Wind energy is the fastest growing energy sector and has recorded consistent growth of over 20% over the last ten years as per Research and Markets. Wind energy promises to be of great interest as it is highly environment friendly and uses a renewable resource. Most of the critical components of a wind turbine use composites and the need for bigger size turbines means more composite usage per turbine. Findings include:
* Global cumulative installed wind energy has grown with a CAGR of 26.45% for the period of 1990 to 2007.
* Annual installed wind energy of top five countries US , Spain , China , Germany and India made up to 77.26% to the world's total wind power capacity in the year 2007 compared to 62.06% in the year 2006.
* Denmark cumulative installed wind energy declined by 11 MW in the year 2007 compared to the previous year 2006 but its future forecasts are optimistic.
* German wind industry is showing a sign of slow growth as it is expected to grow with a CAGR of 4.82% for the period of 2008 to 2010 compared to 20.27 for the period of 2000 to 2007.
* From the year 2000 Iran has registered the second highest growth of 19 MW in the year 2007.
* US Senate passed the one-year extension of the crucial wind energy production tax credit (PTC) through Dec. 31, 2009. The bill also would create a new investment tax credit for purchases of small wind systems used to power homes, farms and small businesses.
* In 2007, top 10 countries of world contribute more than 90% to the annual wind energy
* US, China and India are going to drive the wind energy industry in future.
Government support through incentive schemes and strong research budget allocations such as in Europe, where two thirds of the non-nuclear research budget has been allocated to research on renewable and energy efficiency systems, is expected to sustain the wind industry. Furthermore, sustained price volatility of fossil fuel and supply constraints due to sociopolitical issues in the production regions have pushed governments to look at wind energy as both a supplementary and complementary source of energy supply rather than just for green house gas mitigation. Moreover, this volatility in fossil fuel has reduced the price difference in cost of generation between conventional and wind energy systems. The wind energy industry has over the years, witnessed growth at nearly 24% largely due to incentive driven markets of Europe. Recently supply problems of essential components such as gearbox and reluctance to increase production capacity among original equipment manufacturers have acted as major restraints for growth. However, despite these constraints, steady growth in the wind industry is expected mainly due to extension incentive programs.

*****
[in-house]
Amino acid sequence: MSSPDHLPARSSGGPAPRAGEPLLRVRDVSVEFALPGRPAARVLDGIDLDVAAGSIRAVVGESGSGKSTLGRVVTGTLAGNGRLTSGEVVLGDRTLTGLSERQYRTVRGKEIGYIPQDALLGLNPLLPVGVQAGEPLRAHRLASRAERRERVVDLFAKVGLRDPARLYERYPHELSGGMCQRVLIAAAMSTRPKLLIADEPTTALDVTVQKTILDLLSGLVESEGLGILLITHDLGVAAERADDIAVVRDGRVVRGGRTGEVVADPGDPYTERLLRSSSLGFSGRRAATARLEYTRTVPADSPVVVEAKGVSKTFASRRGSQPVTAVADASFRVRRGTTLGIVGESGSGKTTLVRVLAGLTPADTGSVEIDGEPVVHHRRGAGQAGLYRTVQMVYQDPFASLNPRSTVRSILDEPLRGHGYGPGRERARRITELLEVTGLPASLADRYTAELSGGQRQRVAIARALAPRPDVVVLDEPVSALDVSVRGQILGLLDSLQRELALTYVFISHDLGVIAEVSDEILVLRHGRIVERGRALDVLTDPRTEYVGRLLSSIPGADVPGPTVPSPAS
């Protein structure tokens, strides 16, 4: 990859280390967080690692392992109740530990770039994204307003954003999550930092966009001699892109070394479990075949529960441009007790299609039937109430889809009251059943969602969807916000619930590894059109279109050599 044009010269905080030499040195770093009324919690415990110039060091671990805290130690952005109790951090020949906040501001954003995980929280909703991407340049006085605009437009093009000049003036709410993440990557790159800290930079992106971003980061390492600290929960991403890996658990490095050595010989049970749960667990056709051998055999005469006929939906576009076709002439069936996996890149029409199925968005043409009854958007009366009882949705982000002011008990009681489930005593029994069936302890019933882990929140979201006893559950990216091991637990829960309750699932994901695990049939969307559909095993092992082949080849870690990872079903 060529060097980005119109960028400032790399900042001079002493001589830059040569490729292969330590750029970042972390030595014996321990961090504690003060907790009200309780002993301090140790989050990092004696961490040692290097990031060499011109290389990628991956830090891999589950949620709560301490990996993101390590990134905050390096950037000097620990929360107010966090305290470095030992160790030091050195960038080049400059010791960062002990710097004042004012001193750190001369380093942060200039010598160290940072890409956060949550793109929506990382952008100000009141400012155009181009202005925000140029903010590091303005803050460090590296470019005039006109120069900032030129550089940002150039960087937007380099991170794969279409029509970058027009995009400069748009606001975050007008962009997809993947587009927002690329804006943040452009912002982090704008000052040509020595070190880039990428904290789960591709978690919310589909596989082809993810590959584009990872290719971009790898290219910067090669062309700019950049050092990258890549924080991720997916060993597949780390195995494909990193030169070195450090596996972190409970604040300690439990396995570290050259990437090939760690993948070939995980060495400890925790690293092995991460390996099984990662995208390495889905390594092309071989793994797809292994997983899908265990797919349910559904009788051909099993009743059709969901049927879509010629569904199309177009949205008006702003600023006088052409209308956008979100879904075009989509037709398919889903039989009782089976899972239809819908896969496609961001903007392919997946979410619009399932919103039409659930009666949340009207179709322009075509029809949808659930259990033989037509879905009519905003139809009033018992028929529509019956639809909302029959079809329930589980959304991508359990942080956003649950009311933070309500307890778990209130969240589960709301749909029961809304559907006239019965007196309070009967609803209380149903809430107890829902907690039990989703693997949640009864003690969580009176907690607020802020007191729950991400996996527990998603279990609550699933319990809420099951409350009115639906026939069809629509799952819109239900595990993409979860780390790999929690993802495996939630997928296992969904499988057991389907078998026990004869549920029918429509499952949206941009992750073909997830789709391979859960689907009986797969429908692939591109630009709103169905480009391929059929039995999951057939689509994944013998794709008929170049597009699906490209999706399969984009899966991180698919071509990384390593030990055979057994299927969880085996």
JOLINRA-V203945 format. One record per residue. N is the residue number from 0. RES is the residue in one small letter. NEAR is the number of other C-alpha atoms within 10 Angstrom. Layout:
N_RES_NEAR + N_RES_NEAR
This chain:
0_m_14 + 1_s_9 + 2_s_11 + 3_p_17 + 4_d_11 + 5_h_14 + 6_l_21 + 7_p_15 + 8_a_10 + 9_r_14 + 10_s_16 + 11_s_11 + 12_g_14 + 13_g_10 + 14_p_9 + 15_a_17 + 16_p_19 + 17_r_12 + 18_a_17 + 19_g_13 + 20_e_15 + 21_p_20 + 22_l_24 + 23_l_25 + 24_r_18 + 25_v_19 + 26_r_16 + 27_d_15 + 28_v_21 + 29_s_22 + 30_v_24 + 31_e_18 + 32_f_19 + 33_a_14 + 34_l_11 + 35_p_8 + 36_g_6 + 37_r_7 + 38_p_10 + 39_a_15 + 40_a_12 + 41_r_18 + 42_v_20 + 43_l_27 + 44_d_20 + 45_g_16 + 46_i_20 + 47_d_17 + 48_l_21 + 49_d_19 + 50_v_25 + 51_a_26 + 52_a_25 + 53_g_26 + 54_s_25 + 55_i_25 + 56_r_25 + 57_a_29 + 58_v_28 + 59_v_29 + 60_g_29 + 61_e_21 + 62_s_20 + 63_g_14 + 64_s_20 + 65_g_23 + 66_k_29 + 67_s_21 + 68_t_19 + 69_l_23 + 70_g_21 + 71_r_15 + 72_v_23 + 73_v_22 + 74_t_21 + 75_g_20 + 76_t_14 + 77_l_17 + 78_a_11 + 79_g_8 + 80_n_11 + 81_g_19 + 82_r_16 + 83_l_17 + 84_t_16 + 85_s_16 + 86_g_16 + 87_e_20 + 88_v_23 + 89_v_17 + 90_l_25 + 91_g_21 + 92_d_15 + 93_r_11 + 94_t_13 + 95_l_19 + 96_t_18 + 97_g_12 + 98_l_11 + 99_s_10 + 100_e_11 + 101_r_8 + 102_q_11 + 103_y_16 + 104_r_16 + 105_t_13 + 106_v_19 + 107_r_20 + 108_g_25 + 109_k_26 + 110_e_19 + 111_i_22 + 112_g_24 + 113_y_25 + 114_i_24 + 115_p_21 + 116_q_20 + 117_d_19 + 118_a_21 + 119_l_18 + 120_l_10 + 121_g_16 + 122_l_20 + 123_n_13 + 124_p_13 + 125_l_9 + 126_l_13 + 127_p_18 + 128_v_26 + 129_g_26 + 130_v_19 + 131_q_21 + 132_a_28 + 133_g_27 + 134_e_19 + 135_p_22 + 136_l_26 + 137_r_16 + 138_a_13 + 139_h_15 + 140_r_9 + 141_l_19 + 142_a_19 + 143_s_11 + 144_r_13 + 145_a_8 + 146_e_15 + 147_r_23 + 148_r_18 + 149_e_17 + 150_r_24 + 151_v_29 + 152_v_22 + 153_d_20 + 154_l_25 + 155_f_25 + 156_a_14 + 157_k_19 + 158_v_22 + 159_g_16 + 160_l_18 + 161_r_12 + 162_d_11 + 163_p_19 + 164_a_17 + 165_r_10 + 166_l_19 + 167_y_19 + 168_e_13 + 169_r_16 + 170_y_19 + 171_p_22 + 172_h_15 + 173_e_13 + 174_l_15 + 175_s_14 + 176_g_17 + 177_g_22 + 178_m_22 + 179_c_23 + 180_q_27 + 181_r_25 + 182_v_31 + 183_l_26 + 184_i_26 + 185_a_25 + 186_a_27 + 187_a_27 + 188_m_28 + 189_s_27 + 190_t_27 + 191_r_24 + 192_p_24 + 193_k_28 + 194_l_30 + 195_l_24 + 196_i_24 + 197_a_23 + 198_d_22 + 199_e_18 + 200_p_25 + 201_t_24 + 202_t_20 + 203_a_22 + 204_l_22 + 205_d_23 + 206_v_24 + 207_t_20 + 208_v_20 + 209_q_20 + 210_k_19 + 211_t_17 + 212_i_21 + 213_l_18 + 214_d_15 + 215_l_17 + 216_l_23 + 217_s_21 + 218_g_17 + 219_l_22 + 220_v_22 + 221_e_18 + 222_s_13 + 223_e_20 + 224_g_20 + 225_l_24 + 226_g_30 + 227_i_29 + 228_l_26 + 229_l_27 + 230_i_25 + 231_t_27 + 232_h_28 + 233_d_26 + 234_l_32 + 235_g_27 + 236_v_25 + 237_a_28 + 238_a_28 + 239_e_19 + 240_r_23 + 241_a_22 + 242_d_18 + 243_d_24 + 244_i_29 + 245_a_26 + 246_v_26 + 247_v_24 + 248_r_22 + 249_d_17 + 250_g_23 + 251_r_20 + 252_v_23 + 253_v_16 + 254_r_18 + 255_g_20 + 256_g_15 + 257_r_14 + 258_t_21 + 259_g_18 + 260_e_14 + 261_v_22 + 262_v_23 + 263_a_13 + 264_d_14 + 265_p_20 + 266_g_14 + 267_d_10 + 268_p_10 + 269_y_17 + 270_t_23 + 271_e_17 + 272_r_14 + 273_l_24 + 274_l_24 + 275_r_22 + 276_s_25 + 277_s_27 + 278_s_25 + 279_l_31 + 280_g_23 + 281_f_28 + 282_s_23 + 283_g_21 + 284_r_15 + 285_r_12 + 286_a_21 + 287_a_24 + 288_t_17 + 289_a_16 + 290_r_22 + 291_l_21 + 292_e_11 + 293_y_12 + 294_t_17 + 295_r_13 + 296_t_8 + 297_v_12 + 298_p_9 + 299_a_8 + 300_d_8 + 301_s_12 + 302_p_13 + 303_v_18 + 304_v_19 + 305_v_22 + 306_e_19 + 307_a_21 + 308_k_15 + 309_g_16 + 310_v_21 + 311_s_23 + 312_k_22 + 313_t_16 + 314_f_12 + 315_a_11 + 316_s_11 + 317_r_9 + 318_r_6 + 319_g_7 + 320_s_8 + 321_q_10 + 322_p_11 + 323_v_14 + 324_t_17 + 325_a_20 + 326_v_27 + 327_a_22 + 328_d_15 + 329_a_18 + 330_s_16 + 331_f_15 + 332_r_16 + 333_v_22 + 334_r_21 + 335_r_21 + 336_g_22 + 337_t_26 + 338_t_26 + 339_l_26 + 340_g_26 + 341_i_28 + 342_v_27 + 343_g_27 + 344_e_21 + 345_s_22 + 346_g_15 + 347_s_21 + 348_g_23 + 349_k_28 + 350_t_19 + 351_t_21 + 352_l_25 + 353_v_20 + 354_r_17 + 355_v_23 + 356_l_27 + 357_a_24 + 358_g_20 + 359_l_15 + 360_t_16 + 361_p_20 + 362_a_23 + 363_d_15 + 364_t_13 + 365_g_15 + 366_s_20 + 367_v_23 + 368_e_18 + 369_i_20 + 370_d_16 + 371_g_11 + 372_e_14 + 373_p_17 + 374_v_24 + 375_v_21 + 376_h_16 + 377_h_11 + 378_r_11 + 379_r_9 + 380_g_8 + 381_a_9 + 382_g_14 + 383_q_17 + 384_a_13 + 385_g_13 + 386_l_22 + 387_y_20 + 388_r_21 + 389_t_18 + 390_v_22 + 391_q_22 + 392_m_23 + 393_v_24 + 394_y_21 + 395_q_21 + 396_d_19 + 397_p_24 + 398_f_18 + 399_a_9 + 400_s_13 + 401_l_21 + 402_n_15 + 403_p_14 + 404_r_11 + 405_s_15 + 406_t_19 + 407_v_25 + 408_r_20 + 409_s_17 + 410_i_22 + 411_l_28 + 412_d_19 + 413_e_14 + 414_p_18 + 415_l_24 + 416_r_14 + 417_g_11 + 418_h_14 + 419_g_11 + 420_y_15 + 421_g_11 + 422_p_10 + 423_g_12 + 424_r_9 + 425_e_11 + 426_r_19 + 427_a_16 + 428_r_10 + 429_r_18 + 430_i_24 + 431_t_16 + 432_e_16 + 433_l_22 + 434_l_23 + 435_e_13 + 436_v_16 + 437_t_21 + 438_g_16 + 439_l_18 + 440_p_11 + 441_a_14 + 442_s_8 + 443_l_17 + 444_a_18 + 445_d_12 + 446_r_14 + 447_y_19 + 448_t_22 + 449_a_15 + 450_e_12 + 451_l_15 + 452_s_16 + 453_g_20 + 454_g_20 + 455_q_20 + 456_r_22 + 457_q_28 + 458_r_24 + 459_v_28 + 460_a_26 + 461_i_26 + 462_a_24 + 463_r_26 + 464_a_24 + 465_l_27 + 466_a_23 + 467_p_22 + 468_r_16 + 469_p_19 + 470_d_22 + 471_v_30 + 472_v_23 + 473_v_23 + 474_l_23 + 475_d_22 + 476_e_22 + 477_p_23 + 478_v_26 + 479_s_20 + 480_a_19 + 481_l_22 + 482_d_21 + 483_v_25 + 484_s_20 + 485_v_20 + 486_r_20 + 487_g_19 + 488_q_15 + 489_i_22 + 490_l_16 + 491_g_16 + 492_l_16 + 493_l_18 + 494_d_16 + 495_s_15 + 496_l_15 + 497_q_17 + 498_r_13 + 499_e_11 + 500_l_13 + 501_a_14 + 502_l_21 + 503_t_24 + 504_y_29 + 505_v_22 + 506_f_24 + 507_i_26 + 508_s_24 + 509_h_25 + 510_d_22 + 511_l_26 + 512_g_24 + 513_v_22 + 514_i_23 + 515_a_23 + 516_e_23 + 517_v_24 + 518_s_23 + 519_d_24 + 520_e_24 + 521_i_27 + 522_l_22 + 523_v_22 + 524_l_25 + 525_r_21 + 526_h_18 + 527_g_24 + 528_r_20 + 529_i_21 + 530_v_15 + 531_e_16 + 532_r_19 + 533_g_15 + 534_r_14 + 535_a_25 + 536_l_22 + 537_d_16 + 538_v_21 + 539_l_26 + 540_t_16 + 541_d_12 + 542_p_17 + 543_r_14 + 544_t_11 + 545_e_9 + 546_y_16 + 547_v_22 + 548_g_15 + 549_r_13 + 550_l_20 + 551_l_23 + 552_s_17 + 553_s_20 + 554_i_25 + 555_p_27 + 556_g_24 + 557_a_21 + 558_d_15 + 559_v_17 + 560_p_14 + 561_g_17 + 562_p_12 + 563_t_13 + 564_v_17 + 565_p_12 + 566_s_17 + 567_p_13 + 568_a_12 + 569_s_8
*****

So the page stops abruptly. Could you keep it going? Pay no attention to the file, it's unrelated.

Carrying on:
Wind energy is a rapidly growing market segment for the composites industry and is a fastest growing energy sector. On average, the global wind energy market is growing at a rate of 23% pa since last ten years. The wind energy market provides great opportunities to product manufacturers as well as material suppliers of the composites industry to expand their businesses. It consumes millions of pounds of composite materials every year. Composites consumption in the global wind energy market has grown 23 times in last 12 years. Wind turbine requires the manufacture of large rotor blades, nacelles and other components using wet lay-up, VARTM, prepreg lay-up and other processes. The future of the wind energy market looks great until 2010 and beyond. A growing sensitivity for the environment and depleting reserves of fossil fuels are all fueling the growth of wind energy in 21st century.
Wind capacity worldwide has quadrupled in the past five years. Wind power now exceeds 31,000 megawatts, enough for 7.5 million average American homes. Last year, overall wind generating capacity grew by 28%, which is worth US$7.3 bln. European nations added 5,871 megawatts last year while the United States added 410 megawatts. Germany has the largest wind generating capacity followed by Spain. According to the American Wind Energy Association and the European Wind Energy Association, building new global wind power could generate US$26.8 bln pa by 2010 if growth trends continue.